This year’s Google I/O was full of new reveals, useful features, and tools that make me ask, “what took so long?”
Here’s a recap of the five biggest announcements, in no particular order.
The Pixel Watch has to be one of the most anticipated releases surrounding a Google I/O event. Rumours have been leaking for months, and the loud cheer that erupted from the audience once the watch was revealed shows the excitement surrounding Google’s entry into the smartwatch market.
The Pixel Watch has a circular dome design and is made of recycled stainless steel. Customizable bands are also available and can be attached/detached easily. The device will be integrated with Fitbit. You can read more about the watch here.
Pixel 6a/Pixel 7
The second piece of anticipated hardware was the Pixel 6a. It features a 6.1-inch OLED display with a centred hole-punch selfie camera and a 60Hz refresh rate. The device uses the Tensor processor and Titan M2 chip and offers the same power as the Pixel 6Pro.
The Pixel 6a will cost $599 in Canada, but it’s unclear when pre-orders will open.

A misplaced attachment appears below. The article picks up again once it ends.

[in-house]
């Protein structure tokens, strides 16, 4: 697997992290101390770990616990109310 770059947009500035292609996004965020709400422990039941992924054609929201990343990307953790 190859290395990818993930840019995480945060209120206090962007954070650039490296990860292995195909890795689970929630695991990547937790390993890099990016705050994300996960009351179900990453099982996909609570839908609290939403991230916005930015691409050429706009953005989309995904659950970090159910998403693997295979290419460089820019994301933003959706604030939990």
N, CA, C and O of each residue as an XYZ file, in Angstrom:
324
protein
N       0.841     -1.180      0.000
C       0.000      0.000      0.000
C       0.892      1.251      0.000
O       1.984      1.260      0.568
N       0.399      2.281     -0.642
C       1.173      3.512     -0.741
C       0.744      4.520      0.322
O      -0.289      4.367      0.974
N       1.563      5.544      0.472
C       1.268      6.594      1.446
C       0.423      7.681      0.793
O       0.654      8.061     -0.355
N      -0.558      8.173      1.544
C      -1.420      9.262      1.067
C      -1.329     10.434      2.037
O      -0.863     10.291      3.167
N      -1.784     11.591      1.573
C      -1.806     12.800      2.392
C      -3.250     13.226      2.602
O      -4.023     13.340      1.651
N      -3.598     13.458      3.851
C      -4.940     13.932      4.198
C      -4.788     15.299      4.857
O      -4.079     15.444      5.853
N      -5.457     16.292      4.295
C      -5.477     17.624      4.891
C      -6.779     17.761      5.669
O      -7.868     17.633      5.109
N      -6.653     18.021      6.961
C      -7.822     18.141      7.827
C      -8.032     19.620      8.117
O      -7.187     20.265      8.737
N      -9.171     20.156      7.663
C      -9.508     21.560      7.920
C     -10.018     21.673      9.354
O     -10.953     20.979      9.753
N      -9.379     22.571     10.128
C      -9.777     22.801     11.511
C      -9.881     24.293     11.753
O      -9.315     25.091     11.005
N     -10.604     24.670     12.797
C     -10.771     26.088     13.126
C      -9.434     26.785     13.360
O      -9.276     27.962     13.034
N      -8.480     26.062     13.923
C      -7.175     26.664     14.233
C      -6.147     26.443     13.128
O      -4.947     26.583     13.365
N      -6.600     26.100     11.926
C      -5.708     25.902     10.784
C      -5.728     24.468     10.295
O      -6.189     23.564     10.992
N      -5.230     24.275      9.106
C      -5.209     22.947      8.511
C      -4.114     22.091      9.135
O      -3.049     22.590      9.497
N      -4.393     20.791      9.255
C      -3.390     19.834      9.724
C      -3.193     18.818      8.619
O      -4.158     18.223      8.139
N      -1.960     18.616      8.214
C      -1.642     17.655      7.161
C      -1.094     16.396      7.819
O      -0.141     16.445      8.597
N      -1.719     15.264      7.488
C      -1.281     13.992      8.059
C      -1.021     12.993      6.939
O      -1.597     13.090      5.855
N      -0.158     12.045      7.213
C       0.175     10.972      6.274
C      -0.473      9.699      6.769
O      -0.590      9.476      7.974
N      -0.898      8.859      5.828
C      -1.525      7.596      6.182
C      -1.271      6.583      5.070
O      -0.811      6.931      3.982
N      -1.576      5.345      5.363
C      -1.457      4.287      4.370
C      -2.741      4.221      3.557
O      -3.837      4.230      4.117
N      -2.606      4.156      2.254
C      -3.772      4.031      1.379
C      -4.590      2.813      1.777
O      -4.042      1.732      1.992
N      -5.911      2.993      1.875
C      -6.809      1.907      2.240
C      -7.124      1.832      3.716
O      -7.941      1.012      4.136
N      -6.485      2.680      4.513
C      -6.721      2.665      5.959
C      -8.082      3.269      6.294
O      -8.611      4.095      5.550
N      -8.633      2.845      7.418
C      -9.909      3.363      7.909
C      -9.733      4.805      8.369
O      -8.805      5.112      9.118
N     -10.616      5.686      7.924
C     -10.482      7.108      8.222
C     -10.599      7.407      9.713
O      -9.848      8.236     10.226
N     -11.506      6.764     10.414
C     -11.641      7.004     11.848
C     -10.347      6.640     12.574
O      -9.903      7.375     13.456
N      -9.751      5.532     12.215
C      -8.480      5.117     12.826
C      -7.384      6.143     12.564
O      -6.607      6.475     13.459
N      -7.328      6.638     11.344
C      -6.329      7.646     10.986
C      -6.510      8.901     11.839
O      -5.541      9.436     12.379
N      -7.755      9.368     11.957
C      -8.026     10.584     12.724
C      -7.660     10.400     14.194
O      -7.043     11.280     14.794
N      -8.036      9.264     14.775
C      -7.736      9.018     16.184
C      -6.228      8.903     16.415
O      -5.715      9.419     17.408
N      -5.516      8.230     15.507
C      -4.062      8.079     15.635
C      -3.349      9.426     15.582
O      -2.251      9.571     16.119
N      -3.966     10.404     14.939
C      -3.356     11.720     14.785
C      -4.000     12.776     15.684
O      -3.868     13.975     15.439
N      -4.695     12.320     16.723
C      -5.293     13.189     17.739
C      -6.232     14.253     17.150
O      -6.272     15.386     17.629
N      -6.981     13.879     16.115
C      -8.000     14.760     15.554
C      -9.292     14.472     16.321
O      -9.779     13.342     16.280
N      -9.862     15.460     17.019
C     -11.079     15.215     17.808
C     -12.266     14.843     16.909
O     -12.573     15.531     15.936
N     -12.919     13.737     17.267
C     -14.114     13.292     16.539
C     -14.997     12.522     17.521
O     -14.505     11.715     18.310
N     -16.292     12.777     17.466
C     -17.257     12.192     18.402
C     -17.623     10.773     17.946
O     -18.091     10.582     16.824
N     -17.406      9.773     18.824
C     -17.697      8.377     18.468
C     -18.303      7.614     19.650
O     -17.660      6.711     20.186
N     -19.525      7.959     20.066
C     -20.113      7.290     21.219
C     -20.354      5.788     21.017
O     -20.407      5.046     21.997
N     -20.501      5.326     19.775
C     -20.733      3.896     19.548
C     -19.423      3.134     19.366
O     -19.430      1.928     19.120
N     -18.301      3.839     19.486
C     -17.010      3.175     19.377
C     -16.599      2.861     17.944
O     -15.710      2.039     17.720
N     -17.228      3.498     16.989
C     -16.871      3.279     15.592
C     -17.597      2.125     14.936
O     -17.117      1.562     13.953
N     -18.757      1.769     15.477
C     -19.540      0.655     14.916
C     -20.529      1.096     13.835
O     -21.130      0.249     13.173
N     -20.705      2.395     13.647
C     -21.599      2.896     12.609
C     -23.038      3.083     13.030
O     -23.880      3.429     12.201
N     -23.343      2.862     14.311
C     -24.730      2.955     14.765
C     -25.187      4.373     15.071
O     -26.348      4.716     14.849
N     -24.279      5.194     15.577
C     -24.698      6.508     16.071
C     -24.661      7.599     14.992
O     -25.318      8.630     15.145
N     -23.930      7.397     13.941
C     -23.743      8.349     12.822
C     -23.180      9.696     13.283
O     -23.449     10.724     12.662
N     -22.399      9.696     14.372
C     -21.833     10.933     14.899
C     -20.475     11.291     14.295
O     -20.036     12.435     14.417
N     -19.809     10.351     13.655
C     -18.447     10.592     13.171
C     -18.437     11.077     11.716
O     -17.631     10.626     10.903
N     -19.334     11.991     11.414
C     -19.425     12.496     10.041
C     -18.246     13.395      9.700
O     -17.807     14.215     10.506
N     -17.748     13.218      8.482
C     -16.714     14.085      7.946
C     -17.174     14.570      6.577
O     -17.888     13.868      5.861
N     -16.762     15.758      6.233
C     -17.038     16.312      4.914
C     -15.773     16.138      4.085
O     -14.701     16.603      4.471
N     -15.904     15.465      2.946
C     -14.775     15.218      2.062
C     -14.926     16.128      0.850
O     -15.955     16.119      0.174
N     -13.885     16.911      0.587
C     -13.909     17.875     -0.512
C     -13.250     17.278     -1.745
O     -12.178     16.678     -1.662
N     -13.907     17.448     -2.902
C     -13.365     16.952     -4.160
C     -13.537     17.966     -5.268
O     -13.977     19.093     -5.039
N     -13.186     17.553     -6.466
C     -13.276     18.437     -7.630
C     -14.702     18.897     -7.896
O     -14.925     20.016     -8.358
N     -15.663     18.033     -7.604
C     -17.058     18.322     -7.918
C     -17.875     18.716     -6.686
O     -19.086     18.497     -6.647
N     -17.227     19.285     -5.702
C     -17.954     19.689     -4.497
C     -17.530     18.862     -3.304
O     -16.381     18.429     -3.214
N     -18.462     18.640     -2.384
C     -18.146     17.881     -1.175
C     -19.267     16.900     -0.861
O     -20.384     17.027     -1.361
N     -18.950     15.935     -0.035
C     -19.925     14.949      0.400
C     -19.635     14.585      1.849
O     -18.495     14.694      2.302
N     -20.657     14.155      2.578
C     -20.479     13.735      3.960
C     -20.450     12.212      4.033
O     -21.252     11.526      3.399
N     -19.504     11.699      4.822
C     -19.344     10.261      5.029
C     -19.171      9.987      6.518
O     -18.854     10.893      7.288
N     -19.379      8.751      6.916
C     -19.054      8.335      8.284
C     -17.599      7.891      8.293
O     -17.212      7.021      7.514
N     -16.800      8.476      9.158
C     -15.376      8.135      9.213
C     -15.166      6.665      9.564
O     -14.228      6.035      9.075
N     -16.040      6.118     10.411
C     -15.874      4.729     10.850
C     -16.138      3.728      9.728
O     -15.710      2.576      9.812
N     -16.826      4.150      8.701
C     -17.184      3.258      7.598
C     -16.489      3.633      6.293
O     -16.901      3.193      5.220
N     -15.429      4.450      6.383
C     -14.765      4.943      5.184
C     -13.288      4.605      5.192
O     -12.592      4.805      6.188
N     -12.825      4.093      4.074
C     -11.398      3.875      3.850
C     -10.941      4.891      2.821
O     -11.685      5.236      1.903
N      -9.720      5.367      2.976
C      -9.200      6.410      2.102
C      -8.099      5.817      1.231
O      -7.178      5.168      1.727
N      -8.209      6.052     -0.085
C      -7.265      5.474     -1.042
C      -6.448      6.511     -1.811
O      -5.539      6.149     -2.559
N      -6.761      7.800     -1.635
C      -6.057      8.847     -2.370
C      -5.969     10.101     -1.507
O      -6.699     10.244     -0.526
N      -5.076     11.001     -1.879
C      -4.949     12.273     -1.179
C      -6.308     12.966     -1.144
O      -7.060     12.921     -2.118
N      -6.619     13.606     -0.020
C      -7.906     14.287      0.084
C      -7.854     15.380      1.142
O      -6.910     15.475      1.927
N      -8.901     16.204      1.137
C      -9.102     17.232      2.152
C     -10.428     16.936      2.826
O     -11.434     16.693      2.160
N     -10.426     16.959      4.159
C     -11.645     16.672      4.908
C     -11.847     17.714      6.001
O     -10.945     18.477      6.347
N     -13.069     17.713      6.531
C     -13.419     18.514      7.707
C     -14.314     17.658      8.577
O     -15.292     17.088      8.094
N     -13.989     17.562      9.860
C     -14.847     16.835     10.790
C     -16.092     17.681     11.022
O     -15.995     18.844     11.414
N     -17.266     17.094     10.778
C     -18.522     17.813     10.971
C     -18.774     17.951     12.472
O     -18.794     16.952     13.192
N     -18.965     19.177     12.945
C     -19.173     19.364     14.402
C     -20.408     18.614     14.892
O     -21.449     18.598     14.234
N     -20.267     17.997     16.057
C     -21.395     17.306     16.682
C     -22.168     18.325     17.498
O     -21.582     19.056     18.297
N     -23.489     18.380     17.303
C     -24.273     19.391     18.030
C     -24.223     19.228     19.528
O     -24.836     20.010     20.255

Google also offered a cheeky reveal of the Pixel 7 and 7 Pro. The sneak-peek only featured the back of the devices, showing an aluminum finish. More information is available here.
Google I/O featured various updates that involve language in one way or another.
Let’s start with Google Translate, which now includes 24 new languages. The updates include the Indigenous Languages of the Americas, such as Quechua, Rani and Imatra. The new additions mean Google Translate now supports 133 languages.
Auto-translated captions are also now live for YouTube videos on mobile. Viewers can view captions in 16 different languages and access transcripts as well.
Google also previewed its AR glasses, which allow users to access live translated dialogue in a language they understand. The promotional video shows simply wearing the glasses and having someone speak directly to a participant lead to translated text on the lense.
Google CEO Sundar Pichai said he looks for the acronym TL;DR whenever he comes across a long document or email. It stands for “Too Long, Didn’t Read” and is the basis of a new feature that makes Google Docs more efficient.
Automated summarization condenses large bodies of text and pulls out key pieces of information for the reader to review. While it’s only available for Google Docs at this time, the feature will make its way along with Workspace. Google says it will come to Google Chat in the coming months.
The Monk Skin Tone (MST) Scale
Google is using the work of sociologist and Harvard professor Dr. Ellis Monk to ensure users access images and other forms of content that represent them.
Dr. Monk’s scale features ten different skin tones, and Google will incorporate it with its ‘Search’ feature and Google Photos. You can read more about that here.
Image credit: Google